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Exclusive: More kids will be searched for weapons at LAUSD schools this year

Mike Szymanski | July 26, 2017



Expect more diligent searches at schools this fall as LA Unified officials push principals to meet their daily requirement of metal detector scans of students and random searches of lockers for knives, guns, or drugs.

An internal report revealed that some schools are still not doing the mandatory searches of students that the district requires, so district officials said they will put renewed urgency on the practice — which is strongly opposed by many community groups and charter schools.

“We need to remind principals of the requirements of these policies,” said Darneika Watson, the new executive director for the Division of Operations, who will be responsible for making sure the schools comply with the random searches. “We have had a significant drop in expulsions and suspensions, and it may be in part because of what the searches are communicating, and our work with restorative justice, it may all go hand in hand.”

Protests outside an LA Unified school board meeting over the random searches.

All schools — including adult schools, affiliated charter schools, and independent charter schools that are co-located on district property — are required by the district to conduct random metal detector searches every day at different hours of the school day. The schools also have to schedule random searches of at least 10 lockers every day.

All LA Unified students in sixth-grade or above are subject to the daily searches. A hand-held wand that detects metal is used to scan the students. Scans must be performed by an adult of the same gender as the student. Signs must be posted at the schools and parents alerted of the policy.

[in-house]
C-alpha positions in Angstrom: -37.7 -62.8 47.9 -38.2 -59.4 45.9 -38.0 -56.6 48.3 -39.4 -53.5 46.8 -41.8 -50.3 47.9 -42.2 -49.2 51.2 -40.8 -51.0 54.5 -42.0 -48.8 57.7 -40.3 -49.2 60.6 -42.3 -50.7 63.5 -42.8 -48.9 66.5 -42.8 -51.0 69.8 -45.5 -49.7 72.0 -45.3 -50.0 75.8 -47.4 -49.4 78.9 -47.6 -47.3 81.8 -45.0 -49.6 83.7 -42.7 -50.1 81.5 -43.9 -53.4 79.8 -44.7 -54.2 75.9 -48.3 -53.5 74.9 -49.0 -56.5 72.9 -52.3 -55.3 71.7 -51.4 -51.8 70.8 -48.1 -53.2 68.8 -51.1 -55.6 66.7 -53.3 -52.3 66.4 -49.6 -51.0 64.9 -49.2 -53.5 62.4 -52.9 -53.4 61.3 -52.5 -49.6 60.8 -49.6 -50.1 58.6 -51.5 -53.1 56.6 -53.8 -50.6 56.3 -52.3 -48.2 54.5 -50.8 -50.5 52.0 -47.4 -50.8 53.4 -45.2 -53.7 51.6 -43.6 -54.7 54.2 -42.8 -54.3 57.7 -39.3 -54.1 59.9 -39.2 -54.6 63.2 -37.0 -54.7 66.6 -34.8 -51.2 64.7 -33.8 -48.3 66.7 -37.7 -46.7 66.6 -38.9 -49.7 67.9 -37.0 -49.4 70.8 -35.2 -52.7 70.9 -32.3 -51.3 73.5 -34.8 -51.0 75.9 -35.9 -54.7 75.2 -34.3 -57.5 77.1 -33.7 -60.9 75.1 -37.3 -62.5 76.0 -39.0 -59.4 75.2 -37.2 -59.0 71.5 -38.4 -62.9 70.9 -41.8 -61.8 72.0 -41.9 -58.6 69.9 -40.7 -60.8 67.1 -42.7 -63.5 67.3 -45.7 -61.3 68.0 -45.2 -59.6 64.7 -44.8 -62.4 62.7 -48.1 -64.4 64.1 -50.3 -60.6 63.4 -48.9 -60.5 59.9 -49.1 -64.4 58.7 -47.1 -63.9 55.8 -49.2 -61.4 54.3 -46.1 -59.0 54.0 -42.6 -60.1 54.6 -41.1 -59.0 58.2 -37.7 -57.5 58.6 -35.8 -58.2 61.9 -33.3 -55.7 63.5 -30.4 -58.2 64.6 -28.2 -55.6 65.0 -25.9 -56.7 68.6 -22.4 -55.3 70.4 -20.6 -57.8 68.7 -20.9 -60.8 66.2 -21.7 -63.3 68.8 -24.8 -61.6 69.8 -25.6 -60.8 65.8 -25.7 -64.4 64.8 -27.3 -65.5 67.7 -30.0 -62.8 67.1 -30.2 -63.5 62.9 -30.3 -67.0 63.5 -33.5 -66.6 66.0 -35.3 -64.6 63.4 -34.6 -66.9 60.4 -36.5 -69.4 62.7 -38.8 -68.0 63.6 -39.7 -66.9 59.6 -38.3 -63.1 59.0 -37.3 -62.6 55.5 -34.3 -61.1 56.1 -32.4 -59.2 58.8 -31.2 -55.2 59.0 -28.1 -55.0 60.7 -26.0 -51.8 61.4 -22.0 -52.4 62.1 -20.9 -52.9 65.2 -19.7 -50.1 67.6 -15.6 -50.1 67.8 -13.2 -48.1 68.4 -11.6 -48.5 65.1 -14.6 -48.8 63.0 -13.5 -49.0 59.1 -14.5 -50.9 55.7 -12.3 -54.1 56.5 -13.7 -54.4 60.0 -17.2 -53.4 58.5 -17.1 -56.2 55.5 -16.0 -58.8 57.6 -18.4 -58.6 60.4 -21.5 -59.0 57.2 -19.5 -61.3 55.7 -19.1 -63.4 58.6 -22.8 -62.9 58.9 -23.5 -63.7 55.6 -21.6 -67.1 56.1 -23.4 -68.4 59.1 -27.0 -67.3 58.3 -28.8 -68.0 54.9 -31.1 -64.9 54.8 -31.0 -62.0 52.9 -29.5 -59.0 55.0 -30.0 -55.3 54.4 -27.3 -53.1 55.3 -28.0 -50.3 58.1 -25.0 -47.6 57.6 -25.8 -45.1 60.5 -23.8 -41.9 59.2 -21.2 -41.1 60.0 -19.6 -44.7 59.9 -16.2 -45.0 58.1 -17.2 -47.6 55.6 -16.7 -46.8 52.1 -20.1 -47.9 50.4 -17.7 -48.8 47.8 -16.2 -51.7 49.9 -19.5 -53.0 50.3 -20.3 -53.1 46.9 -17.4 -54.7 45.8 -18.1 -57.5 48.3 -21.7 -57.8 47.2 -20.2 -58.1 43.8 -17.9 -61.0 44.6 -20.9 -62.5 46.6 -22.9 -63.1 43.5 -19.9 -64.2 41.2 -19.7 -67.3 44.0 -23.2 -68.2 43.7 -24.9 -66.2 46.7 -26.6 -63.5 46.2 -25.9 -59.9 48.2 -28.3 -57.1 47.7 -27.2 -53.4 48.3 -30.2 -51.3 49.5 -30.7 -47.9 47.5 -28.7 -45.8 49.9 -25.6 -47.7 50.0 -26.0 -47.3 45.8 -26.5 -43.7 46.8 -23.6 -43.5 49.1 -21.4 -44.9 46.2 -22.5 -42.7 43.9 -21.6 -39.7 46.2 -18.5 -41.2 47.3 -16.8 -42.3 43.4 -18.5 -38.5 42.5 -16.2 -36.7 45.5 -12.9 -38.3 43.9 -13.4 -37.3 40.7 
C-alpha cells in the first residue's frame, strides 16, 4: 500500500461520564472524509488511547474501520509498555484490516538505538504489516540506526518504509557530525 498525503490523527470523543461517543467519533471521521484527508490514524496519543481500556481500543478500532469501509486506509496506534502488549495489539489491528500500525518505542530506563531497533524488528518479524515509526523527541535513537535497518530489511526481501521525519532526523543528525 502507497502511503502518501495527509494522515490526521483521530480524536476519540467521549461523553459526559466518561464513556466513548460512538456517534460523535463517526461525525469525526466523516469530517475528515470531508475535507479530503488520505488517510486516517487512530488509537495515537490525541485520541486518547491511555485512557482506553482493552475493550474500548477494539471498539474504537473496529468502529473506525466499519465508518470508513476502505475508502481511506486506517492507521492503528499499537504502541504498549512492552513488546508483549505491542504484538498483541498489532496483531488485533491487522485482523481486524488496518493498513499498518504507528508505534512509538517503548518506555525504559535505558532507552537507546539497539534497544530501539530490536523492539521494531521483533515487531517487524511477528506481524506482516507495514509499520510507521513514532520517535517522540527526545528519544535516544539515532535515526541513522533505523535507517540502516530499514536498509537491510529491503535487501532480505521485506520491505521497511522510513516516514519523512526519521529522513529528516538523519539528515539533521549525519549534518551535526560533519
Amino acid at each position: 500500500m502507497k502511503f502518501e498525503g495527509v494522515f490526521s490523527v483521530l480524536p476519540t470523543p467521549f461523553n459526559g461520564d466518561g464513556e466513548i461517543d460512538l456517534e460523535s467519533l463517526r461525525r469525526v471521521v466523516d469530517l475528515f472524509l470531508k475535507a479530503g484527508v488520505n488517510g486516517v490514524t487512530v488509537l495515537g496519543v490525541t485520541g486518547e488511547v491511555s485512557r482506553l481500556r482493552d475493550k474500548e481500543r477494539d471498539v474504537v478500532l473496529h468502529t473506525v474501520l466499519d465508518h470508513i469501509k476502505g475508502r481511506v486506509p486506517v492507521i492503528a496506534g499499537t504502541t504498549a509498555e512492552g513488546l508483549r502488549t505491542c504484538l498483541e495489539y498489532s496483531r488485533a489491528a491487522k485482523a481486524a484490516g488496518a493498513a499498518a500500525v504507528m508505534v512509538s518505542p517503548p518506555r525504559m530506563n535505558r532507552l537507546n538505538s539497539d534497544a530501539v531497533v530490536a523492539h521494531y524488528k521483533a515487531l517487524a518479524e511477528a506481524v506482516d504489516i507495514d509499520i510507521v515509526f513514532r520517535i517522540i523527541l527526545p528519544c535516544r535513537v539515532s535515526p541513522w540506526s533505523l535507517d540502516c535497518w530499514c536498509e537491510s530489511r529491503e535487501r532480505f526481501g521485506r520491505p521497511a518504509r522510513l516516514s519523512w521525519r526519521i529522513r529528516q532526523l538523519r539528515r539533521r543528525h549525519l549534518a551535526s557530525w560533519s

Students may be searched if there is “reasonable cause” and are arrested if they are found to possess a gun or other dangerous weapon. Students who refuse to be searched are subject to discipline, and others who refuse the searches will be escorted off campus. (Read the full policy here.)

Metal detector searches were first approved in the district in 1993 and became mandatory at every school in 2005. A more detailed policy was issued in 2011 was signed off by then-deputy superintendent of school operations Michelle King. Now superintendent of the district, King is responsible for seeing that the searches are being conducted properly.

The district’s Office of Inspector General this year reviewed the schools’ compliance with the policy and found some modest improvements since they checked schools three years ago, but some issues still exist.

The latest report found:

  • The same percentage of schools randomly checked (10 percent) are still not conducting metal detector searches on a daily basis.
  • The latest inspection showed 30 percent of the schools were not doing daily locker searches. In 2014, only 7 percent of schools were not searching lockers daily.
  • One school had not conducted a single locker search for the last year.
  • One school conducted locker searches based on suspicion only.
  • One-fourth of the schools didn’t have enough wands or metal detector devices. That’s an improvement since 2014, when 38 percent didn’t have enough devices.
  • The report found that a lack of oversight resulted in infrequent searches at schools and “there was an increased risk of the presence of deadly weapons and other harmful objects on campus potentially leading to violence.”

The report recommended stronger oversight by the district. There are no fines for schools that don’t comply.

In April, the report was signed off on by Earl Perkins, the associate superintendent of district operations. Perkins said in a letter that he would like to see “100 percent compliance,” but he retired in June. The new operations director, Watson, vowed to carry out the policy.

Some charter schools have refused to follow the district’s requirements because they say the searches are demeaning to children and impede education.

“It’s not like we are going to take away money from any schools that don’t comply,” said Devora Navera Reed, chief education and litigation counsel for the district. “But if a charter school that is on one of our school sites doesn’t comply and refuses to do the searches, then that is in breach of their facilities use agreement, and it is in breach of their charter.”

That means charter schools that refuse to do their daily wanding or locker searches could be booted off LA Unified property.